Nobody celebrated either Valley Forge or Morristown during the Revolution itself. The sorry plight of the poor men and teenage boys who comprised the Continental Army was a guarded secret, kept from the British, who must not know their vulnerability, and from the French, who might deny aid to a weak ally. Further, the failure of civilian governments to supply troops was just that—a failure, not to be publicized.
By the early 19th century, however, writers who looked to the Revolutionary War to inspire a new wave of patriotism developed a storyline that transformed the troubled winter at Valley Forge into a source of pride. Soldiers had endured their sufferings without complaint, drilled obediently under the instructions of Baron Von Steuben, and emerged strong and ready to fight. “How strong must have been their love of liberty?” Salma Hale asked rhetorically in a romanticized history written in 1822 for schoolchildren as well as adults. If Valley Forge was the low point of the war, the story went, it was also the turning point. After that, things got better.
For the Valley Forge story to work, a climatically normal winter was transformed into one of the most severe—something akin to the one soldiers experienced at Morristown two years later. Historical memory of Morristown was conveniently suppressed, in part because it revealed that the soldiers’ hardships continued throughout the war, virtually unabated. Even worse, Morristown afforded clear proof that the soldiers’ suffering was not always so silent.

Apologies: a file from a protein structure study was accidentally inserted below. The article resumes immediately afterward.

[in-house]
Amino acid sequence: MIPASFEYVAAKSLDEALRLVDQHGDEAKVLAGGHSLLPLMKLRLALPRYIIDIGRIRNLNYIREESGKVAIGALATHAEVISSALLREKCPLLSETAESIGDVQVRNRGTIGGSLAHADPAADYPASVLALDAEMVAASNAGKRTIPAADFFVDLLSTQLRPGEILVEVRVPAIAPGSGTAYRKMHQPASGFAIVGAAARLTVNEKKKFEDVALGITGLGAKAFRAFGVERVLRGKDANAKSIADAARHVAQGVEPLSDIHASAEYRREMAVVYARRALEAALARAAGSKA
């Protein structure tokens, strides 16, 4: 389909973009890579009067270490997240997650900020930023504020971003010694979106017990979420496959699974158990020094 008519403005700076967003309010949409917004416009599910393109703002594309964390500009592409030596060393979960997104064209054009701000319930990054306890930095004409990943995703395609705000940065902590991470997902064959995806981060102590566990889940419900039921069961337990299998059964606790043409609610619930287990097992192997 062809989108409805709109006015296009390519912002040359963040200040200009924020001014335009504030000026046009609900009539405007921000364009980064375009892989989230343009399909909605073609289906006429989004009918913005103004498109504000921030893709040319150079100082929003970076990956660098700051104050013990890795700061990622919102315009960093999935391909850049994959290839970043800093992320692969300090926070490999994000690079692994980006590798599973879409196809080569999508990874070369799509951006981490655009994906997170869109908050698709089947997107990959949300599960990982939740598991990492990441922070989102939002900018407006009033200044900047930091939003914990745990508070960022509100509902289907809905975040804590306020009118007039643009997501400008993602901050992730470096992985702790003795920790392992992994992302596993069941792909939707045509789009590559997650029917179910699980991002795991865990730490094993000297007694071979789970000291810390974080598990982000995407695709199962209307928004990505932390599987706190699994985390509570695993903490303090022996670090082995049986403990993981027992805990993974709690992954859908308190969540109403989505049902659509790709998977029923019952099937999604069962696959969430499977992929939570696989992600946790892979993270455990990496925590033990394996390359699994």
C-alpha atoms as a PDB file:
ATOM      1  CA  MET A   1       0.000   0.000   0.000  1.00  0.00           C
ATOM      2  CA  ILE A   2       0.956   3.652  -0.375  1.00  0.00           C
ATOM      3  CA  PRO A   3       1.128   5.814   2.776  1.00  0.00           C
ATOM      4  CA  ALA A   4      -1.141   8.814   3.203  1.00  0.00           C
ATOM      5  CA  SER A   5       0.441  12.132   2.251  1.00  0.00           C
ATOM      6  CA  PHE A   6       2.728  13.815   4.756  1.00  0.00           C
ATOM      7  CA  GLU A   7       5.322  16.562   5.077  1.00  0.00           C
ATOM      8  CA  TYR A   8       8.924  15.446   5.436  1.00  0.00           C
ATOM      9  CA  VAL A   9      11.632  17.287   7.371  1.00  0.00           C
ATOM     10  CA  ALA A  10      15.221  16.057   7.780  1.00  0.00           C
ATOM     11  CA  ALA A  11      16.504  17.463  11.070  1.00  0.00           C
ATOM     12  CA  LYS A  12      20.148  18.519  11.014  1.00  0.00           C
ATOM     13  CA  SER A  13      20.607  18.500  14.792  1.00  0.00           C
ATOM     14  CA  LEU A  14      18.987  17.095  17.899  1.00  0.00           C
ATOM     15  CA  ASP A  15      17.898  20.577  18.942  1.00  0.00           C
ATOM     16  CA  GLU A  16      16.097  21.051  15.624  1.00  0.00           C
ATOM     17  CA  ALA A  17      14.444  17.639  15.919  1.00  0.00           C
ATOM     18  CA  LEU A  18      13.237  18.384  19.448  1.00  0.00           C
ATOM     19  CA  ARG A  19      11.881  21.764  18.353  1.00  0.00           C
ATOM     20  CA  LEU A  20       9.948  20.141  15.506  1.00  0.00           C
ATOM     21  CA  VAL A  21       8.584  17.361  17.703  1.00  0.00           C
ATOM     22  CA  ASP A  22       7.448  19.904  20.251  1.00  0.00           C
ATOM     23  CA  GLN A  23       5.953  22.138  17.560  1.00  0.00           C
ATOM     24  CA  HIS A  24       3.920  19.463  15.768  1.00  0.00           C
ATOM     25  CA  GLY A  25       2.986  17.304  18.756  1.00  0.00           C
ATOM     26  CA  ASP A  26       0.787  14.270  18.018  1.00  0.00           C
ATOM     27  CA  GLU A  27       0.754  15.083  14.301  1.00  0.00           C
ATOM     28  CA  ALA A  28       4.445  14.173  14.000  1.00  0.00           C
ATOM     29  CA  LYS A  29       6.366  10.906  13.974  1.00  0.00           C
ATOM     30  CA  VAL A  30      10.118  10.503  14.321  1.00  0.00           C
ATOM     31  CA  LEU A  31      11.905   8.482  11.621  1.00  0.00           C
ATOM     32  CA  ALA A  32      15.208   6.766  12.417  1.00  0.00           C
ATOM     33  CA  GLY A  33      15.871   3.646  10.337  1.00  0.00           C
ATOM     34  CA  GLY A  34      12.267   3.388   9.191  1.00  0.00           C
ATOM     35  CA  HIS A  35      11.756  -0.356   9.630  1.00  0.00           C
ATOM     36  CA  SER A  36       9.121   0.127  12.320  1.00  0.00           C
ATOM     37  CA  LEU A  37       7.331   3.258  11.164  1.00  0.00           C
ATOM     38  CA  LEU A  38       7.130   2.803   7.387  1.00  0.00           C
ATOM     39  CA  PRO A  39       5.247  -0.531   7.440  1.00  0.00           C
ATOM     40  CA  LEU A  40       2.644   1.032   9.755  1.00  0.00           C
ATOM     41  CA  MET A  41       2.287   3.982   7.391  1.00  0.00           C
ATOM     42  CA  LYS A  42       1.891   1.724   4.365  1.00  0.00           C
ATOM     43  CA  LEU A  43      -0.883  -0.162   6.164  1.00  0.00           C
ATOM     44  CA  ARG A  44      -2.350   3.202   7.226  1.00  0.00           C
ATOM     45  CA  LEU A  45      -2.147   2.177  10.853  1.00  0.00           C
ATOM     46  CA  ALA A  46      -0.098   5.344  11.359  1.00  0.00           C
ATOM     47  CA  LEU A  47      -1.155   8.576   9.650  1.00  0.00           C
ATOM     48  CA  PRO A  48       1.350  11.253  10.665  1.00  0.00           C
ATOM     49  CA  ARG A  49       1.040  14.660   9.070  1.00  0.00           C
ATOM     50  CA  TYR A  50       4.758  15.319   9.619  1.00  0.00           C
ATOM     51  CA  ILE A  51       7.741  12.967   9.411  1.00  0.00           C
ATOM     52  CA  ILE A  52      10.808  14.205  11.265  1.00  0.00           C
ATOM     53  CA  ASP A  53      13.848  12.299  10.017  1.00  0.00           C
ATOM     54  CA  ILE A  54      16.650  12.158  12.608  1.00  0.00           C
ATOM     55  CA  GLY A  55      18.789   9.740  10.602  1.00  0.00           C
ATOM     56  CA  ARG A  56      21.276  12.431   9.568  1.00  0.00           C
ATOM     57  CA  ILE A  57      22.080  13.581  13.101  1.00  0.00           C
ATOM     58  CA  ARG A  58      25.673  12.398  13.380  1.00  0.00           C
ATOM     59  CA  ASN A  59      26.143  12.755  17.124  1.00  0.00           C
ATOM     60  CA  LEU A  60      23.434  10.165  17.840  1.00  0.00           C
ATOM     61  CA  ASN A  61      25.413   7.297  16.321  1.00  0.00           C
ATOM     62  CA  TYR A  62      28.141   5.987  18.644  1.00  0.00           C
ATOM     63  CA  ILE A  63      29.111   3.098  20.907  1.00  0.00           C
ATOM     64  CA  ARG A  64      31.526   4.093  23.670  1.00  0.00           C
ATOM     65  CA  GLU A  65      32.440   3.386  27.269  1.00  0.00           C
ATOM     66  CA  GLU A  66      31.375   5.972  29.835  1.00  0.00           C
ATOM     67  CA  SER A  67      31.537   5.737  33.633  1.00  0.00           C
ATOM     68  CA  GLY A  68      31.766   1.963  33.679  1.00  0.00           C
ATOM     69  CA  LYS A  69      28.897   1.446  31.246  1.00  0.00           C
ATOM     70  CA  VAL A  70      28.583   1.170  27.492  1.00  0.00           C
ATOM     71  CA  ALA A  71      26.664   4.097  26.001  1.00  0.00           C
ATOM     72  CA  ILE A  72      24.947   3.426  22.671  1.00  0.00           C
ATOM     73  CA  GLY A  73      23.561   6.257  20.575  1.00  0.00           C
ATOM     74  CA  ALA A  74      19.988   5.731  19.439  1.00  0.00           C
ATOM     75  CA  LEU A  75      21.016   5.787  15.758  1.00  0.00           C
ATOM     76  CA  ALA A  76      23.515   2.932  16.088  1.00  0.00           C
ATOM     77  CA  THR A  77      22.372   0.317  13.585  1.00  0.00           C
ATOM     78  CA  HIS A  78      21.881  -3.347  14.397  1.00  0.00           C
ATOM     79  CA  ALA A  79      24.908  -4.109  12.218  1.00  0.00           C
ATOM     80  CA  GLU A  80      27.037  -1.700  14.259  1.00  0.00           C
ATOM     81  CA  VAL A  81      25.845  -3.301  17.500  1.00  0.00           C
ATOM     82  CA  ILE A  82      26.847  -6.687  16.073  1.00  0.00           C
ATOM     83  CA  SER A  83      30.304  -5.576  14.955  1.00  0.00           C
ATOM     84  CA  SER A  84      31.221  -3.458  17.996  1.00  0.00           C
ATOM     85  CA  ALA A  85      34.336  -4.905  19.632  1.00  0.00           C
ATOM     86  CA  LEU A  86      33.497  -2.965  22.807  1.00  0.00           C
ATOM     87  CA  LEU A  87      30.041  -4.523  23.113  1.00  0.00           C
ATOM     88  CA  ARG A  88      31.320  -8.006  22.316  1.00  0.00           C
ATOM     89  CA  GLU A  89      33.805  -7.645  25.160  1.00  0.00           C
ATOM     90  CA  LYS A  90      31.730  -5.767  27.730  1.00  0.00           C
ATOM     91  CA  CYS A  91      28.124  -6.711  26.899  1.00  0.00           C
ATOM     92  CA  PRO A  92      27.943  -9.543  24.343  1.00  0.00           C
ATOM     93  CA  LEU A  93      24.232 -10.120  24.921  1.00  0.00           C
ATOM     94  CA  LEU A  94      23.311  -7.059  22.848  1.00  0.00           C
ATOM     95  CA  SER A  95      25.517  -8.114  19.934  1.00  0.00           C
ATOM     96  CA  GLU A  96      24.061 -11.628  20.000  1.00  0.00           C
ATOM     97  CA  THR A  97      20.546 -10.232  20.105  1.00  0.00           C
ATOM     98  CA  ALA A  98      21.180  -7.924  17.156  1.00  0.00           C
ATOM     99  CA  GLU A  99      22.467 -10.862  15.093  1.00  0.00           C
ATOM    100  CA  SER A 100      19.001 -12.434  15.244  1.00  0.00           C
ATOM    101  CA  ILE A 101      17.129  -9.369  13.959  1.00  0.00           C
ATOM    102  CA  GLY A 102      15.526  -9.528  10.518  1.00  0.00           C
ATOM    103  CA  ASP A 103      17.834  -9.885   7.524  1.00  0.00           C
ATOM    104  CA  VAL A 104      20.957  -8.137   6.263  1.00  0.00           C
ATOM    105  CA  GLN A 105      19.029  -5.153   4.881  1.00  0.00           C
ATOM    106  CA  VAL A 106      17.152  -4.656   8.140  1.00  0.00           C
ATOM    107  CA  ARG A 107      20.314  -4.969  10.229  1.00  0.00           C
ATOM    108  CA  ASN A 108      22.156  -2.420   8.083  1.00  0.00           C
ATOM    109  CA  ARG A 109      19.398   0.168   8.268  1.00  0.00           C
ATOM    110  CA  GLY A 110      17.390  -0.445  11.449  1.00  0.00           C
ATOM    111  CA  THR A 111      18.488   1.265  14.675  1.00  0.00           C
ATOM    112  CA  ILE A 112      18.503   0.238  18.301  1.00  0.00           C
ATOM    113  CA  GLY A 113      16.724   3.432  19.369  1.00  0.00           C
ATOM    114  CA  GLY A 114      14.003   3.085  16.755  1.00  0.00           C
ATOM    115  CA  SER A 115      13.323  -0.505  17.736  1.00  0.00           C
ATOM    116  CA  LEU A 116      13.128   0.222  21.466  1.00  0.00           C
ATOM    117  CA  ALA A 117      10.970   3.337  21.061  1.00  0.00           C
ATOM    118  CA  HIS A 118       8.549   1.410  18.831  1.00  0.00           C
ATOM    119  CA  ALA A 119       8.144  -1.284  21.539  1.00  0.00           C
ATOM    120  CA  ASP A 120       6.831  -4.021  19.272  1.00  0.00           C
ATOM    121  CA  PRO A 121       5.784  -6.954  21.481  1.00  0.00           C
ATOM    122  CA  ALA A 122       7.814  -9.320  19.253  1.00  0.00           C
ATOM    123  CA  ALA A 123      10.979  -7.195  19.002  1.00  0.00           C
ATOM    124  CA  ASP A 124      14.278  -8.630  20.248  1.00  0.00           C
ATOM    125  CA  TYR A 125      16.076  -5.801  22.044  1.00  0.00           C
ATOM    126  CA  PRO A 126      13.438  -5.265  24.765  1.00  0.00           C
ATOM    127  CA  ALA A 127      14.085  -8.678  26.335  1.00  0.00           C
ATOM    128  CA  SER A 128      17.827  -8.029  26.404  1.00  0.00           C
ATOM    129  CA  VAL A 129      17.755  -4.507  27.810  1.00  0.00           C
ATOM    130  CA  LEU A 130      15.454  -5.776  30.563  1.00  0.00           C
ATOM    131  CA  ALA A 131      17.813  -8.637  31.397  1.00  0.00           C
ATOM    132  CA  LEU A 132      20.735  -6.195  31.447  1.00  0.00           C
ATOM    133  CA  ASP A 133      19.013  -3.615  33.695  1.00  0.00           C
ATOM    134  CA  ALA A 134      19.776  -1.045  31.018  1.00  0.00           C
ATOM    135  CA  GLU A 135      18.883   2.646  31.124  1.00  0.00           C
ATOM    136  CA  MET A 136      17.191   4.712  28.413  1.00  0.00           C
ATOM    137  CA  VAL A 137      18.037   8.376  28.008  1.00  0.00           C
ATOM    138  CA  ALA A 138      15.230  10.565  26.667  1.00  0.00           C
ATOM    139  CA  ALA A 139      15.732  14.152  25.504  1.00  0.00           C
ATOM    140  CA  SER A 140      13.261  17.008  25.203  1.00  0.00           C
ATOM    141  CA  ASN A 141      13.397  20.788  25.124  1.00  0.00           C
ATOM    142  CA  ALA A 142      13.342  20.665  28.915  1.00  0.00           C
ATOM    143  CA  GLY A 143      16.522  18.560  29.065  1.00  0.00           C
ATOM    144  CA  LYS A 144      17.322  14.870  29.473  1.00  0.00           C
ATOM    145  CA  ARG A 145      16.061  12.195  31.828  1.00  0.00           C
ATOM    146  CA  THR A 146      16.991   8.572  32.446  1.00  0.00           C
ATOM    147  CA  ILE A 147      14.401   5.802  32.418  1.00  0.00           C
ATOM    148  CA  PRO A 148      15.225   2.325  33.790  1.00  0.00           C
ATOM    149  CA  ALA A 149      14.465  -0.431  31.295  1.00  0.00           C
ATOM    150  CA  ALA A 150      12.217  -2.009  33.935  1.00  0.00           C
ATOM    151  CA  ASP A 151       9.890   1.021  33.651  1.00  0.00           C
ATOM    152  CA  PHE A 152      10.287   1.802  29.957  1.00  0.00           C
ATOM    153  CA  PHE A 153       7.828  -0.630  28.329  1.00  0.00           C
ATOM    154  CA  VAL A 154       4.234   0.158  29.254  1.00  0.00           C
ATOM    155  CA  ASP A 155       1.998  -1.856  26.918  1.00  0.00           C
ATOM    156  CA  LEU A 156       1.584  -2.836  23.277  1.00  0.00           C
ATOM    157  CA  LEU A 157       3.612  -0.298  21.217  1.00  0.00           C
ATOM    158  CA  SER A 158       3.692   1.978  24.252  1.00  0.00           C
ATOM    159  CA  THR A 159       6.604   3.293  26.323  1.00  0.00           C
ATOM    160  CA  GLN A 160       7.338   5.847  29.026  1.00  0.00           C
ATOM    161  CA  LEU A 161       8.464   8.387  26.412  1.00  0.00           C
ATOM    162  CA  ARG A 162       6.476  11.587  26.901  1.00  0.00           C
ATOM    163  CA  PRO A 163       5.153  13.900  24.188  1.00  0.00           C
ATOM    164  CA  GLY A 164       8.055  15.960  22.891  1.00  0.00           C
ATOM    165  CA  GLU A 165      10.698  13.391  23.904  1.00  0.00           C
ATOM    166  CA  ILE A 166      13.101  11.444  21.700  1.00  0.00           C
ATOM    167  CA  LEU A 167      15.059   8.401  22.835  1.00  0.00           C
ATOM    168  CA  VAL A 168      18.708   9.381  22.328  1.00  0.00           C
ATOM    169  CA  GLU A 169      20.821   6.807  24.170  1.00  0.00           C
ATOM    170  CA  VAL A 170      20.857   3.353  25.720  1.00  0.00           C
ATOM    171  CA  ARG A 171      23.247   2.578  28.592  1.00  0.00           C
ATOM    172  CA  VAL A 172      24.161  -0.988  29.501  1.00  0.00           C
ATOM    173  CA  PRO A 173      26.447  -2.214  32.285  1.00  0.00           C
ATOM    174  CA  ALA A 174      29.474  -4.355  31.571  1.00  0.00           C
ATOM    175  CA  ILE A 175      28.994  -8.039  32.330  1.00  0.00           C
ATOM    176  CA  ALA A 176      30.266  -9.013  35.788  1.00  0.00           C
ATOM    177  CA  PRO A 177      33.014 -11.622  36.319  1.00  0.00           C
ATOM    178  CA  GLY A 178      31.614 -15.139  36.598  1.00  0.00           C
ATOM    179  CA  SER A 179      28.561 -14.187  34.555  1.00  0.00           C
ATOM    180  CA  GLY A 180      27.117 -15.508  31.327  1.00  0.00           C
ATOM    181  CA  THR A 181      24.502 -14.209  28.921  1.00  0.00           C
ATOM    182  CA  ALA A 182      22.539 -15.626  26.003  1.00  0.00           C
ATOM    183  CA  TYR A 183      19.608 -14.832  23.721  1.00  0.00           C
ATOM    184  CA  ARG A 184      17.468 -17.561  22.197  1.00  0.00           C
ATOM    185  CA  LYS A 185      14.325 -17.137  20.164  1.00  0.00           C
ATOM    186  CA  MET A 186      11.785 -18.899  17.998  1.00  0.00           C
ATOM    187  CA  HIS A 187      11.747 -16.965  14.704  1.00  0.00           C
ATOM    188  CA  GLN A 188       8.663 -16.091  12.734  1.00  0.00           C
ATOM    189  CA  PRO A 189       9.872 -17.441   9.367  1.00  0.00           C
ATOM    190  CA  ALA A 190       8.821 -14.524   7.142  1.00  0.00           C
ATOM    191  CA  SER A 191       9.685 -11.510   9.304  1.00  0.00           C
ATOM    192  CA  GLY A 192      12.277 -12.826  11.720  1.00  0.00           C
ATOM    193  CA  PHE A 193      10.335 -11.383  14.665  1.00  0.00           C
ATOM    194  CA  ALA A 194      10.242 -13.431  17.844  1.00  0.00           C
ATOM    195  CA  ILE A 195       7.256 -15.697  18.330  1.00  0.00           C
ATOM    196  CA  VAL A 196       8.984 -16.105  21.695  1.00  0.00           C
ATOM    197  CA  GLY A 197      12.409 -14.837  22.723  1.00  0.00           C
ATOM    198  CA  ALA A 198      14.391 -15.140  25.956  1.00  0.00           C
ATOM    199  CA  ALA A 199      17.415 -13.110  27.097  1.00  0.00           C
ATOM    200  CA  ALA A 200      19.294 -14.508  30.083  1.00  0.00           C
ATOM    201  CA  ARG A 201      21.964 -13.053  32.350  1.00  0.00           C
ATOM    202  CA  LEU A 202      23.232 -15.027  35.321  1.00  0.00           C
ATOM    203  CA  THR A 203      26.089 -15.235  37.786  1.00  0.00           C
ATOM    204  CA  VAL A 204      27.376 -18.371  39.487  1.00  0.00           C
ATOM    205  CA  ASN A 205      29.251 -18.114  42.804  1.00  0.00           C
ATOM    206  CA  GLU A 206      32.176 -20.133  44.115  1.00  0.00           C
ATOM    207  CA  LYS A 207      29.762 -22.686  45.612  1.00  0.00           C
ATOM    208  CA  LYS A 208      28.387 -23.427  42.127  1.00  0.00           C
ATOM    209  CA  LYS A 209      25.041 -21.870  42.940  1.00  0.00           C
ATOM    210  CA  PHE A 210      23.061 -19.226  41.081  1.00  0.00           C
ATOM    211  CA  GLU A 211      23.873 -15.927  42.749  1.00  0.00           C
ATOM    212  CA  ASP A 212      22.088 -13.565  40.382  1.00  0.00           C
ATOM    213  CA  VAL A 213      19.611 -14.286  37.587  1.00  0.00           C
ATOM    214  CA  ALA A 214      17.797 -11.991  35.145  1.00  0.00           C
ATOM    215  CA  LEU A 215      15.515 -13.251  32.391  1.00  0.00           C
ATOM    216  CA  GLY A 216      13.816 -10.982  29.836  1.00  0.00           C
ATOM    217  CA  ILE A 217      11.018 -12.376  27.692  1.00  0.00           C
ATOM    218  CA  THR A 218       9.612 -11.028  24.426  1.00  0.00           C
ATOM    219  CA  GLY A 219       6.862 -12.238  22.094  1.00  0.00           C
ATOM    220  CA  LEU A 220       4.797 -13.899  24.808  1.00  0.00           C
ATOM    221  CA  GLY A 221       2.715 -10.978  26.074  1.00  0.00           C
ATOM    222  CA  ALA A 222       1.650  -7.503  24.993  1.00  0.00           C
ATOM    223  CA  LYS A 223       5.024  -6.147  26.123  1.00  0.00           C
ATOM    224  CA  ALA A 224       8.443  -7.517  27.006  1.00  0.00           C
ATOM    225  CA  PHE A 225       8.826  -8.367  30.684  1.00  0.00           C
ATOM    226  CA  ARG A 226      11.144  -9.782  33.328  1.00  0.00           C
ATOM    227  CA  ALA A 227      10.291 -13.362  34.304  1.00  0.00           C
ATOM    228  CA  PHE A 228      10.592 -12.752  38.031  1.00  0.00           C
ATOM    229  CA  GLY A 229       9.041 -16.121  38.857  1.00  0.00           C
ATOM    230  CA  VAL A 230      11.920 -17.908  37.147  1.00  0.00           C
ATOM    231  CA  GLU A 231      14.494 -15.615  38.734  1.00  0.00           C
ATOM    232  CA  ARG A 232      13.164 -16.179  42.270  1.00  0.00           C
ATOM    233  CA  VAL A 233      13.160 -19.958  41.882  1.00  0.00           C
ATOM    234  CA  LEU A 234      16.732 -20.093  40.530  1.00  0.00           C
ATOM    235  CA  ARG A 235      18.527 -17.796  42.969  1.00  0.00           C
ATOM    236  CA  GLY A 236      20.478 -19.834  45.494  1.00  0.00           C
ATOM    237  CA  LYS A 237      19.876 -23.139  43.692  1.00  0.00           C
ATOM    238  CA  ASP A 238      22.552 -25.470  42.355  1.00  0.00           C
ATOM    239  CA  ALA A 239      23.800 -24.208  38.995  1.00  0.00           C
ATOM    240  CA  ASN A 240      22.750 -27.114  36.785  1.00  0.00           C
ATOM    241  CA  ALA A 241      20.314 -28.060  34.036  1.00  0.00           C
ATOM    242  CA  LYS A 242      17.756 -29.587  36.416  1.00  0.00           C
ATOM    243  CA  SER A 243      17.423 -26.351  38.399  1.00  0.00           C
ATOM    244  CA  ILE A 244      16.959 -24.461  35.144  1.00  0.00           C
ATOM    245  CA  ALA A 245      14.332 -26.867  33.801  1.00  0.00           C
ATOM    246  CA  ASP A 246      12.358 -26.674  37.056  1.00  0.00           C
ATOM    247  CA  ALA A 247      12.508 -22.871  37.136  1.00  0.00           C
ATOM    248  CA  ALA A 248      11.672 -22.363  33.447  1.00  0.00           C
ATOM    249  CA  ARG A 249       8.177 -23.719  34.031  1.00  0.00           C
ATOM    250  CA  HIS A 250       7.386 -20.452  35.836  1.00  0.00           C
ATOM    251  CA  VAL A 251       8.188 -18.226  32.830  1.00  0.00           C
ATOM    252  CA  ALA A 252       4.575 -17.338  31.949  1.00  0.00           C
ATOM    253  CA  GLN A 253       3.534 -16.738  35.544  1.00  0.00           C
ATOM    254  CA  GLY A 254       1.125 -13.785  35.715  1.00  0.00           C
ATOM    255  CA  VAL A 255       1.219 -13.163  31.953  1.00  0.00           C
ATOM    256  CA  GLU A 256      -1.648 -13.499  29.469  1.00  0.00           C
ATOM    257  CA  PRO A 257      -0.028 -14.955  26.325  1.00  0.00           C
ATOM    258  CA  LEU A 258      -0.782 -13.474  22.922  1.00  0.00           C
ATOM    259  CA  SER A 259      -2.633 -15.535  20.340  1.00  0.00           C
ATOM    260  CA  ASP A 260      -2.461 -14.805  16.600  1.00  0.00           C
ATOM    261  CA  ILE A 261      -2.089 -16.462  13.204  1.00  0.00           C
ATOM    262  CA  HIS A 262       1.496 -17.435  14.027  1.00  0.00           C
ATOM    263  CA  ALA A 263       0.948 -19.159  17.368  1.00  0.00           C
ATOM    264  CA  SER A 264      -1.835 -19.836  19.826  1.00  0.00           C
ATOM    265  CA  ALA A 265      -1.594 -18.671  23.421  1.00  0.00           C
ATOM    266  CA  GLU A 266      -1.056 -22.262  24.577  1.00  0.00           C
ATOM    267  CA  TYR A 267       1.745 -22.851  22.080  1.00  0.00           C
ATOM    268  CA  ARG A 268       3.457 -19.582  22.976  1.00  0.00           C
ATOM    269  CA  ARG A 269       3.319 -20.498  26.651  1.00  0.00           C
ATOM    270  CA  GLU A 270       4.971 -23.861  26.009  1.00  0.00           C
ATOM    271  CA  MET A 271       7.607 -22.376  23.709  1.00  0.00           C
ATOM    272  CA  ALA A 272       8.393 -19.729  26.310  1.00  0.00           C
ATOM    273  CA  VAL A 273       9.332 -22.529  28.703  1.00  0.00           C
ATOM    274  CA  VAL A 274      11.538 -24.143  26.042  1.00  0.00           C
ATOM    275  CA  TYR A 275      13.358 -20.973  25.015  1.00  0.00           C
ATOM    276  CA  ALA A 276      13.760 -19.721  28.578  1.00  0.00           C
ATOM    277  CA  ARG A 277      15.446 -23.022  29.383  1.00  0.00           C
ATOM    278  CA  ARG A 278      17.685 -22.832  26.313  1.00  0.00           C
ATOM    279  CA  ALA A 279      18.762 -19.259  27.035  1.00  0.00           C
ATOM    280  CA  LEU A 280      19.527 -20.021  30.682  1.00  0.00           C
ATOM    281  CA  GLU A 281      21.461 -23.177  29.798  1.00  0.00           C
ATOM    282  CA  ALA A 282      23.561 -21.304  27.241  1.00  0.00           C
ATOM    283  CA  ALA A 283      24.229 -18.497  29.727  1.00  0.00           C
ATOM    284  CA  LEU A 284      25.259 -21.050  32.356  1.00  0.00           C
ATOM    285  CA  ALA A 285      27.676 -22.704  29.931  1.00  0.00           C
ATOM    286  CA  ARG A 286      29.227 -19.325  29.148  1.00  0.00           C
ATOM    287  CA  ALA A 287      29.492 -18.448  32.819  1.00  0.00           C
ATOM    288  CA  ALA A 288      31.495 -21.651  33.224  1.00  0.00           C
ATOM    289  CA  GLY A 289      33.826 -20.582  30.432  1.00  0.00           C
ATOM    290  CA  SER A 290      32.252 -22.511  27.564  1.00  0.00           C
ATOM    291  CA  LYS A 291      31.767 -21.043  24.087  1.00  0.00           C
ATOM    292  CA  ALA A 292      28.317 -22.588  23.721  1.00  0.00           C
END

At Morristown “we were absolutely, literally starved,” Private Joseph Plumb Martin recalled after the war. “I do solemnly declare that I did not put a single morsel of victuals into my mouth for four days and as many nights, except a little black birch bark which I gnawed off a stick of wood, if that can be called victuals. I saw several of the men roast their old shoes and eat them, and I was afterwards informed by one of the officers’ waiters, that some of the officers killed and ate a favorite little dog that belonged to one of them.”
The prospect of mass desertions worried General Nathanael Greene. “Here we are surrounded with Snow banks, and it is well we are, for if it was good for traveling, I believe the Soldiers would take up their pack and march,” he reported on January 5. The following day, Greene’s fears were almost realized. “The Army is upon the eve of disbanding for want of Provisions,” he wrote. Although the army did not break up as Greene feared, men deserted almost daily, about at the same rate as they had been leaving throughout the war, including the winter spent at Valley Forge. The rest toughed it out, and most of those survived.